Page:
In the case of female students, the hemline difference was distinctive. Students in Gangnam schools often rolled up the waist of their skirt to shorten it but still keep the shape of the skirt as it was initially designed. Since modifying skirt length was against school regulations, rolling up the waist of a skirt was a convenient and safe choice as compared to actually hemming the skirt to make it shorter, because skirts could quickly be dropped to the regulation length in front of school officials. Meanwhile, Gangbuk schoolgirls preferred to remove the hem of their skirt to extend its length. Unlike young people in Gangnam, who did not modify jacket fit but rather wore the right size or bigger, the jackets of Gangbuk students were tailored to fit tightly and the length shortened by three inches (seven centimeters). Overall, the look of a long skirt and short jacket was somewhat reminiscent of the hanbok, that is, traditional Korean clothes.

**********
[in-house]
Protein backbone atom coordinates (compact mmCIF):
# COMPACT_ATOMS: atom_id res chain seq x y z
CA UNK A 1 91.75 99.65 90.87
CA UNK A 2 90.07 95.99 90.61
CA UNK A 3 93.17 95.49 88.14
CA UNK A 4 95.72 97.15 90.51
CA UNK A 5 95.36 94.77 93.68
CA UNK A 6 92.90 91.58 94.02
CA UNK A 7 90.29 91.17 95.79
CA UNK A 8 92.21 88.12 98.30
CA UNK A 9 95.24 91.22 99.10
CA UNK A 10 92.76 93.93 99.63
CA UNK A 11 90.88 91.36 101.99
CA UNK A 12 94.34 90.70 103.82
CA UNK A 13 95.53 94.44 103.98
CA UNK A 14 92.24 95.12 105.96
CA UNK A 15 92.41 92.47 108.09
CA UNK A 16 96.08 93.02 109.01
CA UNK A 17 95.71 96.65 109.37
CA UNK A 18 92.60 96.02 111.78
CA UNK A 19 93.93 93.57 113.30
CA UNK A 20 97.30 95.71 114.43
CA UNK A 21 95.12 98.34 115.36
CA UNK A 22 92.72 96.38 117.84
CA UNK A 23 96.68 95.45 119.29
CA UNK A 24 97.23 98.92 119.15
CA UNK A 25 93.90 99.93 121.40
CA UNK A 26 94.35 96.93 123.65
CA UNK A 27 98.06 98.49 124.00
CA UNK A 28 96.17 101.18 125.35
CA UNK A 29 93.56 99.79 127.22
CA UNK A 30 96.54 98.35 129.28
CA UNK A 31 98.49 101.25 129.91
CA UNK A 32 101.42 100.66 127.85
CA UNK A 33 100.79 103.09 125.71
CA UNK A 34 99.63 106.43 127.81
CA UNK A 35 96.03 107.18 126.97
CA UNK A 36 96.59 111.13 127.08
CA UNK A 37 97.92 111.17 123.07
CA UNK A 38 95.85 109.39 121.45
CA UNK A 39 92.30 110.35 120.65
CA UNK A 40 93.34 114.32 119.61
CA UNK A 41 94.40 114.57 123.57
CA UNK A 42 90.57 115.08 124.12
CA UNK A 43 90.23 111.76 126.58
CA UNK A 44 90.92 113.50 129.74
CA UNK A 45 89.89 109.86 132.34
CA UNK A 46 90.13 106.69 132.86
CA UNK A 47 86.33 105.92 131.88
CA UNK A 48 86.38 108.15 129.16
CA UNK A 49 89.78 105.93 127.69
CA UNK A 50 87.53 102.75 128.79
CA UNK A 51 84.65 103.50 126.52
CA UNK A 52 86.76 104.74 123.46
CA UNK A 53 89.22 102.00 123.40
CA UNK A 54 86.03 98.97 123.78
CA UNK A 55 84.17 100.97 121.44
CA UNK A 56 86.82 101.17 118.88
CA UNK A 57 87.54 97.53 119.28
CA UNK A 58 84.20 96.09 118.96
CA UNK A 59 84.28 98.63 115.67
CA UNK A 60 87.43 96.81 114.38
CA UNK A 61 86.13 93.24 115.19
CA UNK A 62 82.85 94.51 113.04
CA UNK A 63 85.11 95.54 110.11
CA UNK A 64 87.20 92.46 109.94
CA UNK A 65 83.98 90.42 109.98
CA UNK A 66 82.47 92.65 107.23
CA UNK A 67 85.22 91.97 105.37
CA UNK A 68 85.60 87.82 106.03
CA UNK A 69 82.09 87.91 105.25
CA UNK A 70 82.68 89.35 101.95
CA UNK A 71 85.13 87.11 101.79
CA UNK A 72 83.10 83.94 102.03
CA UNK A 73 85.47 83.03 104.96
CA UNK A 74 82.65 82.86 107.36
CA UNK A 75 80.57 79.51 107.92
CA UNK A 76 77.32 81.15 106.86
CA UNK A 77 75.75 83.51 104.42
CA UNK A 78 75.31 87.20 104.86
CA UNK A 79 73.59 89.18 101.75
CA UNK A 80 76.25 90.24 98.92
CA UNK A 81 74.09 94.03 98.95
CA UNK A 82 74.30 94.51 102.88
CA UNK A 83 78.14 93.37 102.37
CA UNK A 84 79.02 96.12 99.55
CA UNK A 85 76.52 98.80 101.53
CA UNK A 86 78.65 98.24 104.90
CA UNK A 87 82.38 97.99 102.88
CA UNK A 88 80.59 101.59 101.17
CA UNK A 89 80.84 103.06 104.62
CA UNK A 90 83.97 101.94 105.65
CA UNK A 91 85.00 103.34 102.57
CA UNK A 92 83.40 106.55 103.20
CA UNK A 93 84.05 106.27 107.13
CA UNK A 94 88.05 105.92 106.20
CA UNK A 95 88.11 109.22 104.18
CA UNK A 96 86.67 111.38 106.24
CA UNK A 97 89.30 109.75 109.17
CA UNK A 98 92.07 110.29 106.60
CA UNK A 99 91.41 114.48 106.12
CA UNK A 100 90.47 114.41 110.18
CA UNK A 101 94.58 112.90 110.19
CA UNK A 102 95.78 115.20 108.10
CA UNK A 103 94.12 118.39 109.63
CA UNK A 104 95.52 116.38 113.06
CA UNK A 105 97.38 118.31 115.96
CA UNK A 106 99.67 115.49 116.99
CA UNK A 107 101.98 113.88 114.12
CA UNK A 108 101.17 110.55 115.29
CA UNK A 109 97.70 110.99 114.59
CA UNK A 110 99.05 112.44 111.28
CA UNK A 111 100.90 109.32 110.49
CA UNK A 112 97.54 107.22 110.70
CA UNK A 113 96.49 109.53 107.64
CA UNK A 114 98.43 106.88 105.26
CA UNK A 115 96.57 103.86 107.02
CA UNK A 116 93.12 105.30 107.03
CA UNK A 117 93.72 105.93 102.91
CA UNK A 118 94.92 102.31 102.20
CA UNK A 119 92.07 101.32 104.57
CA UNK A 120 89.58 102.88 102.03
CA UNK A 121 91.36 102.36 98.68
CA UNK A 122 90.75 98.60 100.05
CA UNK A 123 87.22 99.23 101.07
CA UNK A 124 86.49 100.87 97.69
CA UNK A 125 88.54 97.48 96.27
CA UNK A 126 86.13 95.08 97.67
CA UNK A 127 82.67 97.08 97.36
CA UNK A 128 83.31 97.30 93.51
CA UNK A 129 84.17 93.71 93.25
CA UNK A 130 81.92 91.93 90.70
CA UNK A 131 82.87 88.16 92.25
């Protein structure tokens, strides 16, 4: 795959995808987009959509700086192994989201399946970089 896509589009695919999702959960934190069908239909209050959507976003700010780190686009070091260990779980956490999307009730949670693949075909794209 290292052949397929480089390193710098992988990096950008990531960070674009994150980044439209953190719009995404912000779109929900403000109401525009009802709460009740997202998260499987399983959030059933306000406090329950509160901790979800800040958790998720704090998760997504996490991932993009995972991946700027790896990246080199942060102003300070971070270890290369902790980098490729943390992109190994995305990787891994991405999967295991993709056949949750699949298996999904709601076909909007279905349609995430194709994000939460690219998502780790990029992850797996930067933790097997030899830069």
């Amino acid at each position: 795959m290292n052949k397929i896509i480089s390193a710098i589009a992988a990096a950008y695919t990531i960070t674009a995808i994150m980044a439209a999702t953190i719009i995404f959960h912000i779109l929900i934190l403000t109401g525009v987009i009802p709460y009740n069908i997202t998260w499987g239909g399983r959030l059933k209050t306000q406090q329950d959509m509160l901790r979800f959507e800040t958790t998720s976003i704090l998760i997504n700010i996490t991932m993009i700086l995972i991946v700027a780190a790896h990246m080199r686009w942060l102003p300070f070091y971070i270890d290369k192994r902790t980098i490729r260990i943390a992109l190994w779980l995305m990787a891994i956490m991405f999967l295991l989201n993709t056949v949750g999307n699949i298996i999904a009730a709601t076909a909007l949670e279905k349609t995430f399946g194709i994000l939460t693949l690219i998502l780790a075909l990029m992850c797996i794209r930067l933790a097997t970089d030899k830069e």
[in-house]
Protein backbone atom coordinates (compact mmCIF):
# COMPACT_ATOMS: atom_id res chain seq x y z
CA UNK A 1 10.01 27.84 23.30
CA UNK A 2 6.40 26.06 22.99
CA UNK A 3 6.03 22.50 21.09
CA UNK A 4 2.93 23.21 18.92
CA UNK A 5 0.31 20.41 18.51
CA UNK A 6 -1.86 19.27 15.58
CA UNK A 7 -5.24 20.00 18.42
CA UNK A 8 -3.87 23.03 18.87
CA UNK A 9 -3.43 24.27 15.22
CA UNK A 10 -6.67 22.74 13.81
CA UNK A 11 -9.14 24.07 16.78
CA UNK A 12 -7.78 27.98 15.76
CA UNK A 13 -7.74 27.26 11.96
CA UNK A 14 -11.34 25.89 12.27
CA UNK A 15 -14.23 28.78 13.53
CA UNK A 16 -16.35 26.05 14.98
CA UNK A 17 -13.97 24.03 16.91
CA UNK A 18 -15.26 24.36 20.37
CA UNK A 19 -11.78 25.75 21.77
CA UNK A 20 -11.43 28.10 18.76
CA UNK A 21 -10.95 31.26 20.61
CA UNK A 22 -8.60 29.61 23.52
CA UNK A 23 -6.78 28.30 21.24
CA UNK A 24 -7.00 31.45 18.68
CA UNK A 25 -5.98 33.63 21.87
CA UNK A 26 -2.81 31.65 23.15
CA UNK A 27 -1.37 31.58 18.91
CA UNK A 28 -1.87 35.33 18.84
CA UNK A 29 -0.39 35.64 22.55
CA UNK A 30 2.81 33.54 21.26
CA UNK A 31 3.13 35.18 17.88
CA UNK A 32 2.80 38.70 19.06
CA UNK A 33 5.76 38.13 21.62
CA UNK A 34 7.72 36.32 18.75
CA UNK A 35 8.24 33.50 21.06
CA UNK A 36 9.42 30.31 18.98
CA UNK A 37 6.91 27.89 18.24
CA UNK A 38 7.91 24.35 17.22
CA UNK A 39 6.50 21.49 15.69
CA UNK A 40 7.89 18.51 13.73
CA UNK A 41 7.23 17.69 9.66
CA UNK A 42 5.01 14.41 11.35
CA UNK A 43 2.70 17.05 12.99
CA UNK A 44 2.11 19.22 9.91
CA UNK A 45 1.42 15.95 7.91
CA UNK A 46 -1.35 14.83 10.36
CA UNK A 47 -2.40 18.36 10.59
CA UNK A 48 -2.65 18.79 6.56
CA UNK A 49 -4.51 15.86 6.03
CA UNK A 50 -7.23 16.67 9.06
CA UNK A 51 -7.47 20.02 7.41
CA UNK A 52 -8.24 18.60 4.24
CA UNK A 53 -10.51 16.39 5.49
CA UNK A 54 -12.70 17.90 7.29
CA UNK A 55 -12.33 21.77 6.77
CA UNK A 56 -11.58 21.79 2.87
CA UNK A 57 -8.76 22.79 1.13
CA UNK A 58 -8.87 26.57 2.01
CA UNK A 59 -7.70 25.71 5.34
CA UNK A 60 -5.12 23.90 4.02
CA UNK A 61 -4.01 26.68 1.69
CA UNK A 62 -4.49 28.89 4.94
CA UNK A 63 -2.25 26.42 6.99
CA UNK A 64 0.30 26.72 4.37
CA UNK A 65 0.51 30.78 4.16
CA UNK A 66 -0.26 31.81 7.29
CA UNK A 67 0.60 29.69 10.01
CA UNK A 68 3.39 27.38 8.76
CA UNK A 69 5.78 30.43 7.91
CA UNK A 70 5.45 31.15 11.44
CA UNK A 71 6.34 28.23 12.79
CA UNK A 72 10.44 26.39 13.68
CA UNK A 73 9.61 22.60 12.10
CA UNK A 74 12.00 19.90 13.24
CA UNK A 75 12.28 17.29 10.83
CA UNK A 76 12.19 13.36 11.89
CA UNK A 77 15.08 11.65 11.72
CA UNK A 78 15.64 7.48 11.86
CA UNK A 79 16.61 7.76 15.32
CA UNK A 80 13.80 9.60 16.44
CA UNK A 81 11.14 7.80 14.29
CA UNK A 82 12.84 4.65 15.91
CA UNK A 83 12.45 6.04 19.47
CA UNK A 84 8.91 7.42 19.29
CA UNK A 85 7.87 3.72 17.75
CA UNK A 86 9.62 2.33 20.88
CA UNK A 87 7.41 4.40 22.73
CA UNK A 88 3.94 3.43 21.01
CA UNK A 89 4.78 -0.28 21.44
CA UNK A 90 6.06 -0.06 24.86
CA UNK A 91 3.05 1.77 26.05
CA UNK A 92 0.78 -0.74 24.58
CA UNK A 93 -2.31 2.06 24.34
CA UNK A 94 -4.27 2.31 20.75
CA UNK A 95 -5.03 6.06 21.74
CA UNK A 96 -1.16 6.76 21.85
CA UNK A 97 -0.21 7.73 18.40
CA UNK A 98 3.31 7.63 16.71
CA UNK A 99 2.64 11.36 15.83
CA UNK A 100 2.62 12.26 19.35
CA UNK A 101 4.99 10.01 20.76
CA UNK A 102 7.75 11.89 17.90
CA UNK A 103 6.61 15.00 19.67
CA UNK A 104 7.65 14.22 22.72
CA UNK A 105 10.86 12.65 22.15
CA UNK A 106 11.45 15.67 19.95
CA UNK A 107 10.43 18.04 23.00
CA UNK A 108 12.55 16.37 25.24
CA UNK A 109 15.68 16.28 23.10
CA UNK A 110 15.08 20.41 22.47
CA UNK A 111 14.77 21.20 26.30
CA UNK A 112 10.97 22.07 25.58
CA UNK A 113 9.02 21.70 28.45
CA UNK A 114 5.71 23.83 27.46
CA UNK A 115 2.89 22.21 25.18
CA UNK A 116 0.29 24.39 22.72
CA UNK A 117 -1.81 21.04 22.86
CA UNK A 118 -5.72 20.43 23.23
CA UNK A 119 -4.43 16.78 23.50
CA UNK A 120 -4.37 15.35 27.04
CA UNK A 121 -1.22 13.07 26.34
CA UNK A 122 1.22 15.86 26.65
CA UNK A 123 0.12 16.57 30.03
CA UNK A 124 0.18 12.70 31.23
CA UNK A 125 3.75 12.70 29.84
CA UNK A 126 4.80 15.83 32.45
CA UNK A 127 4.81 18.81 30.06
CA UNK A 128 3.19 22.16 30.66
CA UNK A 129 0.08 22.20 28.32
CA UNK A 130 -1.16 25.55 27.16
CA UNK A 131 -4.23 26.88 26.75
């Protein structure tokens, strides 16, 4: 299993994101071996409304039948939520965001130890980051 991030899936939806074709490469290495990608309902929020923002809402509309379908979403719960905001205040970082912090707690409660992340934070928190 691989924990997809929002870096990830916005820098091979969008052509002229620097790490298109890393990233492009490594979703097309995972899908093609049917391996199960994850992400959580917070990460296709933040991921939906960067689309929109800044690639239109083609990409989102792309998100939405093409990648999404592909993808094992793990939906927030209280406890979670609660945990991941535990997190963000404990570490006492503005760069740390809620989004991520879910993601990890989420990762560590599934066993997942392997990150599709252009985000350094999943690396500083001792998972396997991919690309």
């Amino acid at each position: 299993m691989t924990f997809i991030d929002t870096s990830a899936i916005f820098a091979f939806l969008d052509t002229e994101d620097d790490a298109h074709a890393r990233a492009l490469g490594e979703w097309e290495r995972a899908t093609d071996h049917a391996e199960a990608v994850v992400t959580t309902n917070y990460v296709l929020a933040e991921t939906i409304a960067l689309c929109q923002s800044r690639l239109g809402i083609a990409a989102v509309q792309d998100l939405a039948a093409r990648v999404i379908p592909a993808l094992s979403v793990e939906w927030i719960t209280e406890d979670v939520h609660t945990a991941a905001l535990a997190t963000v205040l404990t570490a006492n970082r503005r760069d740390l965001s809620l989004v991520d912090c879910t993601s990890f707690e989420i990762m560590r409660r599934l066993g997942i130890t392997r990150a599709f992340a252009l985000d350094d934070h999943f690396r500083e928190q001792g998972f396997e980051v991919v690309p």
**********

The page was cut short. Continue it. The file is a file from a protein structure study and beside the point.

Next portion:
The rules about how to wear backpacks were also clearly different, even when wearing the same popular brands (such as Jansports or Eastpak). Gangnam students wore their backpacks loosely, extending the shoulder straps so the bag was located low, around (or below) the hips. In contrast, Gangbuk students tightly strapped them to wear them high on their back, and consequently nicknamed them as a “tortoiseshell” or “turtle sack,” since the backpack was positioned right below the neck just like a turtle’s shell. Because the fad for tailoring school uniforms was so prevalent and prolonged, some high-school deans visited local alteration stores and asked owners not to take orders from students who wished to modify their school uniforms inappropriately.